Gout Diet To Reduce Uric Acid: Foods To Eat And Avoid

Learn which foods can help reduce uric acid in the body and facilitate recovery from the condition.

Medically reviewed by Madhu Sharma, RD Madhu Sharma Madhu SharmaRD
Written by , MSc (Biotechnology), ISSA Certified Fitness Nutritionist Charushila Biswas MSc (Biotechnology), ISSA Certified Fitness Nutritionist Experience: 6 years
Edited by , BA (Literature & Psychology), PG Diploma Arshiya Syeda BA (Literature & Psychology), PG Diploma Experience: 7 years
Fact-checked by , MSc (Biotechnology), Certified Health & Nutrition Life Coach Payal Karnik MSc (Biotechnology), Certified Health & Nutrition Life Coach Experience: 2.5 years
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The use of a gout diet to reduce uric acid has been gaining popularity in recent times. Gout is painful, reduces the range of motion, and can make doing simple tasks tough. While medicines may give temporary relief, they are not a permanent solution. If you want a long-lasting solution to gout, you must eat well.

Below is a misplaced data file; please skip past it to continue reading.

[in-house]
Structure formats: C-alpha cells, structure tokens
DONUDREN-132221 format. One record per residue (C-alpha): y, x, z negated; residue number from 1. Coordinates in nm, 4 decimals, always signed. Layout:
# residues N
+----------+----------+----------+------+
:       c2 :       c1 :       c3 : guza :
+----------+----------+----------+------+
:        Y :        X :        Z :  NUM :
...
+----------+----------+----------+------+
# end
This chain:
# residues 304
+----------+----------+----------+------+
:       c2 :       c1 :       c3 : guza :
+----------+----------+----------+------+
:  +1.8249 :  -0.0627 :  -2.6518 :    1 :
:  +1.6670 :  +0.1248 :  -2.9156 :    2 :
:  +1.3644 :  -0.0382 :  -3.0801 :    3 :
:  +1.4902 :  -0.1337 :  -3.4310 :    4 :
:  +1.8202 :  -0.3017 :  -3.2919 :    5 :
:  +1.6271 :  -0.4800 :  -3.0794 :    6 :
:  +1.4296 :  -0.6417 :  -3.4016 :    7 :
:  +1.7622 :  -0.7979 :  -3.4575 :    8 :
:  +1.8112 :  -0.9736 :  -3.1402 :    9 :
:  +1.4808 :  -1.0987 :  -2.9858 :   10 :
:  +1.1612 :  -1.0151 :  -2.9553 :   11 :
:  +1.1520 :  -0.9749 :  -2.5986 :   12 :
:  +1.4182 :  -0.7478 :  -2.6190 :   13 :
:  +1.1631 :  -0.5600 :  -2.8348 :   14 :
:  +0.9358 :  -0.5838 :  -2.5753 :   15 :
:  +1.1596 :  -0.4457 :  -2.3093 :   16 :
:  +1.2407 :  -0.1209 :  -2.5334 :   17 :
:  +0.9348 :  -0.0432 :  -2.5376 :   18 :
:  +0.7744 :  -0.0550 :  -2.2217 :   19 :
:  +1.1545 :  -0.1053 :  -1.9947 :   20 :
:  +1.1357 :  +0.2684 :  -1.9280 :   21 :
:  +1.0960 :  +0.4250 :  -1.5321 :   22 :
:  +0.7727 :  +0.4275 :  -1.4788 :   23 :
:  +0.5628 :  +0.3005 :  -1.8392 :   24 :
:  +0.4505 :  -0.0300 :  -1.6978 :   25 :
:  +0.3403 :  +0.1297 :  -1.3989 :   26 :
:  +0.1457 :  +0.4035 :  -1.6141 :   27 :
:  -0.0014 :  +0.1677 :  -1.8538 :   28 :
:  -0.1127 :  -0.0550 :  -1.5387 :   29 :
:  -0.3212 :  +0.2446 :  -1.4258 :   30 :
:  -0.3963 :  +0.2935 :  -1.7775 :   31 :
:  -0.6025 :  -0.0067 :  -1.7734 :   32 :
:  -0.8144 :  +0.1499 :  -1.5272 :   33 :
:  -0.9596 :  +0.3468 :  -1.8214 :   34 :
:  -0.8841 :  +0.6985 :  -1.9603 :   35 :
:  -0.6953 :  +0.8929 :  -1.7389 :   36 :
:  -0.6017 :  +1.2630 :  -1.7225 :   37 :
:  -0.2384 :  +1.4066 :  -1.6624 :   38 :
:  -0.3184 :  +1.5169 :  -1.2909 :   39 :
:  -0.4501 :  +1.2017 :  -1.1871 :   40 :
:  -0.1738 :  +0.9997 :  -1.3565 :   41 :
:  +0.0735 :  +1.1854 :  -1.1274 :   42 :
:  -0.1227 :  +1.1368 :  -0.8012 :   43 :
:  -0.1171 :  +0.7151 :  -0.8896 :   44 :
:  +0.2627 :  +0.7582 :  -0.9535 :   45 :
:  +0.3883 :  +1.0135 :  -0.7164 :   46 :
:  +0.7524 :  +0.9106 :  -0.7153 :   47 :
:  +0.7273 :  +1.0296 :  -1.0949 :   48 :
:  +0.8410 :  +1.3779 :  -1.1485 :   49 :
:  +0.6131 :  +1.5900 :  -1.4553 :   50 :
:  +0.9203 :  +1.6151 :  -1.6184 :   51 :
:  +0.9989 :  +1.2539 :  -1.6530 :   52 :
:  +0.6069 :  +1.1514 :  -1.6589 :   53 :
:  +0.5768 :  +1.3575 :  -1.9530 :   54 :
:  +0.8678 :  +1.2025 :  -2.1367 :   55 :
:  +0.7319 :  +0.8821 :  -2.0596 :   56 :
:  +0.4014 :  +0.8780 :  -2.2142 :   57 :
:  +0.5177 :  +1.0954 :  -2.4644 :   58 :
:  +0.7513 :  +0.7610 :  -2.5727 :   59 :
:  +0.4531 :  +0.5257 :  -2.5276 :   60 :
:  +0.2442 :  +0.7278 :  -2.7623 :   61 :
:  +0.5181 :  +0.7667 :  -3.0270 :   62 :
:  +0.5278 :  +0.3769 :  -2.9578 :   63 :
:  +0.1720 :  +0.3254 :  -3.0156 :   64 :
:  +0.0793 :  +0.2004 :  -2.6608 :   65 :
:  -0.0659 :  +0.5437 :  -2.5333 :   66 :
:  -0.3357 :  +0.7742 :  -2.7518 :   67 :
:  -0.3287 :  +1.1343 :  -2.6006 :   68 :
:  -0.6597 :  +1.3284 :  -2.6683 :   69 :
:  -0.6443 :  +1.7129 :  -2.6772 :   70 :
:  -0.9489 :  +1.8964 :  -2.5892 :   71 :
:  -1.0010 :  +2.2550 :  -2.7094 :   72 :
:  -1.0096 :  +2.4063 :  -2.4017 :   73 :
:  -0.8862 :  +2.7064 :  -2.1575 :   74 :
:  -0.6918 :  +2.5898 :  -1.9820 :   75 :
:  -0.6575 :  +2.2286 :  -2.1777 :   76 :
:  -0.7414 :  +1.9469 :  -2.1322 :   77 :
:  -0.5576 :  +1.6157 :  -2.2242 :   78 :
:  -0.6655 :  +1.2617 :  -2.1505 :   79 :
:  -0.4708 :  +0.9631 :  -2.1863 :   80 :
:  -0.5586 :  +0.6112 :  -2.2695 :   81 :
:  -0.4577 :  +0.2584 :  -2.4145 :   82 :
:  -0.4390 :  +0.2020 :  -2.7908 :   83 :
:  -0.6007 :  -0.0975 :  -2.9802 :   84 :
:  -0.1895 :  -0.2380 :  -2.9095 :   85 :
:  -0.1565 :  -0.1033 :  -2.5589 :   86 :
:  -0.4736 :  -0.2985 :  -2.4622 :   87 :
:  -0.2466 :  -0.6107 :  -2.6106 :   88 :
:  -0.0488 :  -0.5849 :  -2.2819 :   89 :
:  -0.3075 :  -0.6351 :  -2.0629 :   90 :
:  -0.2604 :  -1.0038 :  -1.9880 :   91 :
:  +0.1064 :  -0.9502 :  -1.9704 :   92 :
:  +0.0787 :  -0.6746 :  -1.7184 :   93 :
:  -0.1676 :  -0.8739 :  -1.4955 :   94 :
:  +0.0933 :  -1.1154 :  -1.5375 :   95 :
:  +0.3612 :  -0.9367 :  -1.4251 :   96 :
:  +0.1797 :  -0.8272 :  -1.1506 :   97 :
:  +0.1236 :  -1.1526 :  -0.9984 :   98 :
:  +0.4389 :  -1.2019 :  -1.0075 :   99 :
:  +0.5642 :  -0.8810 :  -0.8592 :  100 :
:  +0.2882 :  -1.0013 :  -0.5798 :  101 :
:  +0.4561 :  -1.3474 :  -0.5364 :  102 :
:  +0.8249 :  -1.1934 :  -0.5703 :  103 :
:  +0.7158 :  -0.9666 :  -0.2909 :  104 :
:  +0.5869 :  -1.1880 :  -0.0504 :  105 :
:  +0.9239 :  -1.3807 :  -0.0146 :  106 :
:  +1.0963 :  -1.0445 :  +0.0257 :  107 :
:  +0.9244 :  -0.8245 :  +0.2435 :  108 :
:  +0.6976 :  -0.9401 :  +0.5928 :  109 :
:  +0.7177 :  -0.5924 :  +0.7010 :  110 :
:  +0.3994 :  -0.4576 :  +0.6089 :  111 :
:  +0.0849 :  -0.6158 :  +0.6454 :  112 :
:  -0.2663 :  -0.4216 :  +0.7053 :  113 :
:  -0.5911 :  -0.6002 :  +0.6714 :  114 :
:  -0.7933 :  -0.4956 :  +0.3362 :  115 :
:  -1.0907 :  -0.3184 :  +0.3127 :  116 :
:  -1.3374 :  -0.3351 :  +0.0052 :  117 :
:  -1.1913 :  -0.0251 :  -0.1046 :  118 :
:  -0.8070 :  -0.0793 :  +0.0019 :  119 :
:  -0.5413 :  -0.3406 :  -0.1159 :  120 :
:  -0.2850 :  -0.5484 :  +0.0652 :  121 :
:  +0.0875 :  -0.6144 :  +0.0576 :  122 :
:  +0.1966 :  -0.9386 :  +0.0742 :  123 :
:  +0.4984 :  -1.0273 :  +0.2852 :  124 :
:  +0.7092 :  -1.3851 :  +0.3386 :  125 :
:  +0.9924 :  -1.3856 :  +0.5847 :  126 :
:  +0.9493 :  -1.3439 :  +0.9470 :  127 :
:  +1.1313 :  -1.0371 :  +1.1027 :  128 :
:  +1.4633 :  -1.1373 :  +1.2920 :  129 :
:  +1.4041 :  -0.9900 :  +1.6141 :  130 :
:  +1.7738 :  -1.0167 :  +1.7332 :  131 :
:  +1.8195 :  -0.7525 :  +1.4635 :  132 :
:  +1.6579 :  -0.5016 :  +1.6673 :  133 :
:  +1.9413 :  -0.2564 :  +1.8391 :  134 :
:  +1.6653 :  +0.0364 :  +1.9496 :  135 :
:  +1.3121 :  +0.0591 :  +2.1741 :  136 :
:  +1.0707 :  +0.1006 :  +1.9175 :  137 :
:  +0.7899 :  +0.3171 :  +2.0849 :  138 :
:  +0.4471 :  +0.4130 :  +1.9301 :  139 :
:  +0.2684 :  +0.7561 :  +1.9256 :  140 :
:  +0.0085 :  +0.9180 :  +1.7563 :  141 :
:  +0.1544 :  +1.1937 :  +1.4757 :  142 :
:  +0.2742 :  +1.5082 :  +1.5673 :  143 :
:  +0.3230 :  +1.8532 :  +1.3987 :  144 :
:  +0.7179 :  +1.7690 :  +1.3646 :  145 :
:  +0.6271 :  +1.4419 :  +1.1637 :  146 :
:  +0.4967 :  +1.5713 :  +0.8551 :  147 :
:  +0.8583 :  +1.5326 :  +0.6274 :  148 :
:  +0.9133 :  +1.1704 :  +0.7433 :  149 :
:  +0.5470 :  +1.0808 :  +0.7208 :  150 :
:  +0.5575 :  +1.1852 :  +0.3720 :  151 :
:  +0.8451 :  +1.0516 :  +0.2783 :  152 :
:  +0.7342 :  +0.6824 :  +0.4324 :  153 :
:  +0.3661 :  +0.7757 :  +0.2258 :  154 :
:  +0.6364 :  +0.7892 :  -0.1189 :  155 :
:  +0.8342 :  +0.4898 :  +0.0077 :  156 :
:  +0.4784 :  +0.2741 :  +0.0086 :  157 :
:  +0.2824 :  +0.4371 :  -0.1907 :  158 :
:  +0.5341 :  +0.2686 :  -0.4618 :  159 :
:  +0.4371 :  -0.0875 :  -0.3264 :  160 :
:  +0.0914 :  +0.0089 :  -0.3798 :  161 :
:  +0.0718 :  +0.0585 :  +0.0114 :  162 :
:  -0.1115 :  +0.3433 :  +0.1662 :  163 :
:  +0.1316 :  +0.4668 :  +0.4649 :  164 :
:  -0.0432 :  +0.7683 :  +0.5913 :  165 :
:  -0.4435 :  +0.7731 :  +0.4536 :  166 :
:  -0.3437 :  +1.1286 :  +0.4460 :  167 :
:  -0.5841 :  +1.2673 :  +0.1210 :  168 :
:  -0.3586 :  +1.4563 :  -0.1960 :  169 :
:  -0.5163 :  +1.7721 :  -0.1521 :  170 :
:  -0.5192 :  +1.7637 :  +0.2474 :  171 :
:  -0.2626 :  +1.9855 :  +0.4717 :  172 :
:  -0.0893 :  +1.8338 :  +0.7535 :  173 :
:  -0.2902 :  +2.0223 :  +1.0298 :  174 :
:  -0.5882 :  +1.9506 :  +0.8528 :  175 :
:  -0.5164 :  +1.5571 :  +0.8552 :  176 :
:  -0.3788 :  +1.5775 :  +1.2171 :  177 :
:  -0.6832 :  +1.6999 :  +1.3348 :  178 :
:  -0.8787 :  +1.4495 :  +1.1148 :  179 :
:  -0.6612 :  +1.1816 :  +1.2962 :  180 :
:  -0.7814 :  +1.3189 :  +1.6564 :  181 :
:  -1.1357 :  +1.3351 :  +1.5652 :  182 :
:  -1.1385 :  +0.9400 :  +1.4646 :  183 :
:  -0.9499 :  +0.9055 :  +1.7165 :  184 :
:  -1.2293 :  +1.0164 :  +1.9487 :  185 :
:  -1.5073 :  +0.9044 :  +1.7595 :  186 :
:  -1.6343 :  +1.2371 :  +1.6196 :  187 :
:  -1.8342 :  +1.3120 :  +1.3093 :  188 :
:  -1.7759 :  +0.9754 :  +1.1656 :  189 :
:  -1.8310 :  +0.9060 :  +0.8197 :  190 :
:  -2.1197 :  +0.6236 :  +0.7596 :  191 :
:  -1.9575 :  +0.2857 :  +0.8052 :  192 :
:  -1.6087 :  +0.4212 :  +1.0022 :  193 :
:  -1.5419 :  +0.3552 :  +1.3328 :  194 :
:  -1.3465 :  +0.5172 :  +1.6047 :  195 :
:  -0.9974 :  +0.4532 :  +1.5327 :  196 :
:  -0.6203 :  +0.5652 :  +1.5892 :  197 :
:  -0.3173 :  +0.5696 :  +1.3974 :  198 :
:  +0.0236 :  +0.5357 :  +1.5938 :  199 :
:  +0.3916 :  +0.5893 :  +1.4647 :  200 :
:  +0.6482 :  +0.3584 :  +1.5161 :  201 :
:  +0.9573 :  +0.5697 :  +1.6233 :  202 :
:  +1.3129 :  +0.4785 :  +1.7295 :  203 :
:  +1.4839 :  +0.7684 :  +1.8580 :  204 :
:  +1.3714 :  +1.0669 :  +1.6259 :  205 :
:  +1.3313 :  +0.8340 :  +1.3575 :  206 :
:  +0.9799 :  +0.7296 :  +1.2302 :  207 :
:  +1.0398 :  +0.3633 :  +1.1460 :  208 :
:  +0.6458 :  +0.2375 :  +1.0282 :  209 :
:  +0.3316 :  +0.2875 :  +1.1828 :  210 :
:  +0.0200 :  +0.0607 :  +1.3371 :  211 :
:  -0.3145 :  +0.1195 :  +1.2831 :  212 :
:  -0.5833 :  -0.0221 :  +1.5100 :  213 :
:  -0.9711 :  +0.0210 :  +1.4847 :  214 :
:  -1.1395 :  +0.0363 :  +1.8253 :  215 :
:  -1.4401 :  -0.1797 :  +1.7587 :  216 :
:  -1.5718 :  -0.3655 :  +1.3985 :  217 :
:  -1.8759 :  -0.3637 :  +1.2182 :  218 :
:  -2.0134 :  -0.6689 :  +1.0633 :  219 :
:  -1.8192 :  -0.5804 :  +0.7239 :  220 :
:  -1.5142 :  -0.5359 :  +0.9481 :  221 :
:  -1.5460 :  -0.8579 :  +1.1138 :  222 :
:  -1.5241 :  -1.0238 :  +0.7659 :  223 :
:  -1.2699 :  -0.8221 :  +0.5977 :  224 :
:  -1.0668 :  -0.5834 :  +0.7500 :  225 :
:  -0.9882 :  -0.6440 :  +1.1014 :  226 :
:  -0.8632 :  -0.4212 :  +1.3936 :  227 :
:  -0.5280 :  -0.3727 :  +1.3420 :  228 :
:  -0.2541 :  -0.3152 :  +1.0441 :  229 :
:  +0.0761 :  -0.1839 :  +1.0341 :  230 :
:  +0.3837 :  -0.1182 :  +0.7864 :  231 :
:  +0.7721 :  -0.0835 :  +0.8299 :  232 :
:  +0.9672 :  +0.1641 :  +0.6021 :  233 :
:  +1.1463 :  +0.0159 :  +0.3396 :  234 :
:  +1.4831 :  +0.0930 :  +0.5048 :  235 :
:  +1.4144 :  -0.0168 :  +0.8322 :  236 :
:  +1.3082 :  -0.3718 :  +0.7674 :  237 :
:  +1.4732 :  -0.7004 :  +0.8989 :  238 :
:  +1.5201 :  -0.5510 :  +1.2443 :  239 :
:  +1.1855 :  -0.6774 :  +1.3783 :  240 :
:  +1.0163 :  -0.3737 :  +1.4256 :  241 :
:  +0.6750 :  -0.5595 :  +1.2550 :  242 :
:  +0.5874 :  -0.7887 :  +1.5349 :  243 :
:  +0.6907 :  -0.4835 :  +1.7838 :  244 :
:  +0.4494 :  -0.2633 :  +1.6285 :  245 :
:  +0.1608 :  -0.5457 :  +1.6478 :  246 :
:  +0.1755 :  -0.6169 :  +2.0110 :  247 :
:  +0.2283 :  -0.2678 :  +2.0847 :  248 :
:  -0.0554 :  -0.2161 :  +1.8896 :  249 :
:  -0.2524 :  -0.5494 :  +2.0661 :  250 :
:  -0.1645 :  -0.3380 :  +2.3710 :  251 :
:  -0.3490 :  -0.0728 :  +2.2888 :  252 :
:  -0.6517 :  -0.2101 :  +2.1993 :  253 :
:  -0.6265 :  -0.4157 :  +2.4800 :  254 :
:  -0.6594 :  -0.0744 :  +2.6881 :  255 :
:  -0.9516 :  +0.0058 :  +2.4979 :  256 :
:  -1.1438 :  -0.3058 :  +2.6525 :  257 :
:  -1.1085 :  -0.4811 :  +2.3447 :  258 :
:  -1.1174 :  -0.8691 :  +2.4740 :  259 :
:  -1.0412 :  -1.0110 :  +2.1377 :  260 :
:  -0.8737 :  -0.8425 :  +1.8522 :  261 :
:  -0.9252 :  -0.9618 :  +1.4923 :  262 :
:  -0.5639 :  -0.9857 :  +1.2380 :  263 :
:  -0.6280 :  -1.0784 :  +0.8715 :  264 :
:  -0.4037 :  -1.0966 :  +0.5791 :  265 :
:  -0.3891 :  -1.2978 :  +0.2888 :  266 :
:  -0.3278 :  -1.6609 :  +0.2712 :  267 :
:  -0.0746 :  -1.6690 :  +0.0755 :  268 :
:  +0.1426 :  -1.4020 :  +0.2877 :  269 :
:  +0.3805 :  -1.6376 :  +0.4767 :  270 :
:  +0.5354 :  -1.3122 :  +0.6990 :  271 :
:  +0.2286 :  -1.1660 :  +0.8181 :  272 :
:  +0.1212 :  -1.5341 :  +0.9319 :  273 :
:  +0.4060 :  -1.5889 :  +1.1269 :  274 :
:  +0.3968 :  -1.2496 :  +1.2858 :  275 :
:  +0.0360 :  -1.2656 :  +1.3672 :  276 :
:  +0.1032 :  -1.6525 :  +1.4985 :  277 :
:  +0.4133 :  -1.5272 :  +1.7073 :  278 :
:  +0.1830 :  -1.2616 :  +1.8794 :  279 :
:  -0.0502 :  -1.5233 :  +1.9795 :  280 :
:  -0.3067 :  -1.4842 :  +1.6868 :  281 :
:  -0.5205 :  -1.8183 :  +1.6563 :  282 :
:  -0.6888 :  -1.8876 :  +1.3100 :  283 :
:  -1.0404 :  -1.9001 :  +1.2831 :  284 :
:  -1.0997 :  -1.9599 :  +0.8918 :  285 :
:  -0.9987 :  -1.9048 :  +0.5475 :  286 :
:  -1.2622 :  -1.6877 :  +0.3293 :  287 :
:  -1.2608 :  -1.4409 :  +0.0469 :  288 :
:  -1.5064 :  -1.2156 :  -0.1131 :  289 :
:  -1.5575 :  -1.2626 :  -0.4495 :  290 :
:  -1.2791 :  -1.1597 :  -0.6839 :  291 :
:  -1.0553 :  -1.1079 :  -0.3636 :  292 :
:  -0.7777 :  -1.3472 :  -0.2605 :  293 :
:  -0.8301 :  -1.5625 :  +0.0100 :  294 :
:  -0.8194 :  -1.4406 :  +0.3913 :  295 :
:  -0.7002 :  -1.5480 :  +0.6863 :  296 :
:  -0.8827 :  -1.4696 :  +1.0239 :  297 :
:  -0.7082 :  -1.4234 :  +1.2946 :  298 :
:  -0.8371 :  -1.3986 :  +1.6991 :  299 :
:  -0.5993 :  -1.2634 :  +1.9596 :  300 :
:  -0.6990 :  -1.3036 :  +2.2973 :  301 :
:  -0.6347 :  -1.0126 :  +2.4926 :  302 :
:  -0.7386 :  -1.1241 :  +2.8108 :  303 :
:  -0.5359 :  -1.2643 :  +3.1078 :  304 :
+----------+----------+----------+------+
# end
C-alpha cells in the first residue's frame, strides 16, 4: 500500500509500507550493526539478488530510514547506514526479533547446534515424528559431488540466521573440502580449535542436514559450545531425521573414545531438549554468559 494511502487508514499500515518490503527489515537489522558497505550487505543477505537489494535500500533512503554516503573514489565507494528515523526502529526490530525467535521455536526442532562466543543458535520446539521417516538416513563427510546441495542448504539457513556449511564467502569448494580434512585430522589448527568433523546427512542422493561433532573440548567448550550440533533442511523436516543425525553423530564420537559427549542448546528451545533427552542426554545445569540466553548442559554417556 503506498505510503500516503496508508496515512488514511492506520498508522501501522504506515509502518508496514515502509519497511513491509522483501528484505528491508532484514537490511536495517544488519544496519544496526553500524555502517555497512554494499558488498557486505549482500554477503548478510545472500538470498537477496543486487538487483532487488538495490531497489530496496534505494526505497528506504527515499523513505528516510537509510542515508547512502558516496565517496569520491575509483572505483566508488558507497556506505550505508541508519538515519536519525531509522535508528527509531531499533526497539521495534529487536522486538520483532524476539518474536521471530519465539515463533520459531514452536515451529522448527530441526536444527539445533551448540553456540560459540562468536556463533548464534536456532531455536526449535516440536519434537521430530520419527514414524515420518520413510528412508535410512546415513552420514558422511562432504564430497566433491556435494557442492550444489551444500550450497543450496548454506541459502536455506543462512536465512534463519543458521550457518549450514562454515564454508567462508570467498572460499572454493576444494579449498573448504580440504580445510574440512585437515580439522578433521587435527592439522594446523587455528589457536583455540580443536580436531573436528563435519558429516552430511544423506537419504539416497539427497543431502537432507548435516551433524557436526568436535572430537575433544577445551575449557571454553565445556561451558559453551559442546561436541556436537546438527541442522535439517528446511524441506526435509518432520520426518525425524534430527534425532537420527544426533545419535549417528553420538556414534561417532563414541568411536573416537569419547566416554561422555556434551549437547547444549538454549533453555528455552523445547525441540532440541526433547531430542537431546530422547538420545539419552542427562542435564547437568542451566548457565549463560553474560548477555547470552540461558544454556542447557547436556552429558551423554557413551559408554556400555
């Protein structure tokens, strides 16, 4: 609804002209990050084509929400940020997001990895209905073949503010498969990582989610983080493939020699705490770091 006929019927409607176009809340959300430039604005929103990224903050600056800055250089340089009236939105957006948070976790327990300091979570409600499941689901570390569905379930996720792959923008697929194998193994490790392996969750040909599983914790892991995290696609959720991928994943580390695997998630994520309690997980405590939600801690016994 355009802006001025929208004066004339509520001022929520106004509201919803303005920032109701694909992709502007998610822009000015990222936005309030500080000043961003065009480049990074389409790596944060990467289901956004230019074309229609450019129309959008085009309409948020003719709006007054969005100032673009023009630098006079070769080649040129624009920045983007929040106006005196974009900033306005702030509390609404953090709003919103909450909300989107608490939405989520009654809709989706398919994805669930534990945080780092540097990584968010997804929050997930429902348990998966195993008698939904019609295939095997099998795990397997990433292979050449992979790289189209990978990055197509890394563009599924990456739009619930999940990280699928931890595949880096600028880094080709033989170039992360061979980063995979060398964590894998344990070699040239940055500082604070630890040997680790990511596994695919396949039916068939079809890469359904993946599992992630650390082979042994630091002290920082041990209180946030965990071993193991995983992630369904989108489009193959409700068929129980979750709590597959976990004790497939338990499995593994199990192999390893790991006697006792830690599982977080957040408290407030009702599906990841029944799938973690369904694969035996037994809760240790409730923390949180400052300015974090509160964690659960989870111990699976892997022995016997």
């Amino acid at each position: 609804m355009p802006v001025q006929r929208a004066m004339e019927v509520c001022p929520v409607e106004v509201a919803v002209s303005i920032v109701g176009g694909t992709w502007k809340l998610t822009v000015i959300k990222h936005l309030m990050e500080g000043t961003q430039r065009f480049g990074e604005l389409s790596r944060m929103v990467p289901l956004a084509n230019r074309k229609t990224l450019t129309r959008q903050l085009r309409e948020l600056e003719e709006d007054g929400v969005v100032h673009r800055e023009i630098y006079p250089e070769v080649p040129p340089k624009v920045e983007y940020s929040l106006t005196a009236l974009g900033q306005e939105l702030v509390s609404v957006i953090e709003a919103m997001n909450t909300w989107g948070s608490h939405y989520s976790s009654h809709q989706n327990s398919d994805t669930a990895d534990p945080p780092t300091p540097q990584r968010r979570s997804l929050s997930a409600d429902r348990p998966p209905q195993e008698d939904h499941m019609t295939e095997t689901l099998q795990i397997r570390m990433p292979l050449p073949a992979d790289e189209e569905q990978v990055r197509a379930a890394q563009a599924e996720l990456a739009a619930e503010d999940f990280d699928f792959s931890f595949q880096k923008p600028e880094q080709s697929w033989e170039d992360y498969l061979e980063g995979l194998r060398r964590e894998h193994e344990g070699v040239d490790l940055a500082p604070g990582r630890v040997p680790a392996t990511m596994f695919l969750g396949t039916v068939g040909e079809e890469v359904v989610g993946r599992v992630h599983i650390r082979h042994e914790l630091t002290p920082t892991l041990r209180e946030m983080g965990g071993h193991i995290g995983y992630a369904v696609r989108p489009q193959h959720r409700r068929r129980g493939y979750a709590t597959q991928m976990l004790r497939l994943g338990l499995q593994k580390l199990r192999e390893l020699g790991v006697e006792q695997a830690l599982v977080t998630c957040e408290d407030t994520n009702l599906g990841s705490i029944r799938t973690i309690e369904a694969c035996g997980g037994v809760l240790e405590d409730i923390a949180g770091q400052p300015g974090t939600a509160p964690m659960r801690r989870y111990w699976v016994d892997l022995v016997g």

Gout is caused due to accumulation of uric acid. This is the reason diets with low amounts of uric acid are recommended. Continue reading to learn further about the gout diet and how it helps reduce uric acid. We also discuss what foods you need to include and what to avoid, and how you must follow the diet.

protip_icon At A Glance: Gout Diet
  • Principle: A diet packed with low-purine foods and low on purine-rich foods.
  • Purpose: To manage the symptoms of gout by reducing the levels of uric acid and inflammation in the body.
  • Who It Is For: Individuals with gout
  • Duration: Long-term
  • Who Should Avoid: People taking warfarin and pregnant or breastfeeding individuals.
  • Cons: May be challenging to follow in the long run due to low palatability.

What Is Gout?

Gout is a painful inflammatory disorder of the joints triggered due to a metabolic disorder. It is caused due to overaccumulation of uric acid or uric acid monosodium urate (MSU) crystals in the synovial fluid (1). The synovial fluid is a fluid found in between all the joints that acts as a lubricant. Uric acid is the waste product of chemicals called purines. Overaccumulation of uric acid takes place when the kidneys fail to excrete this waste effectively.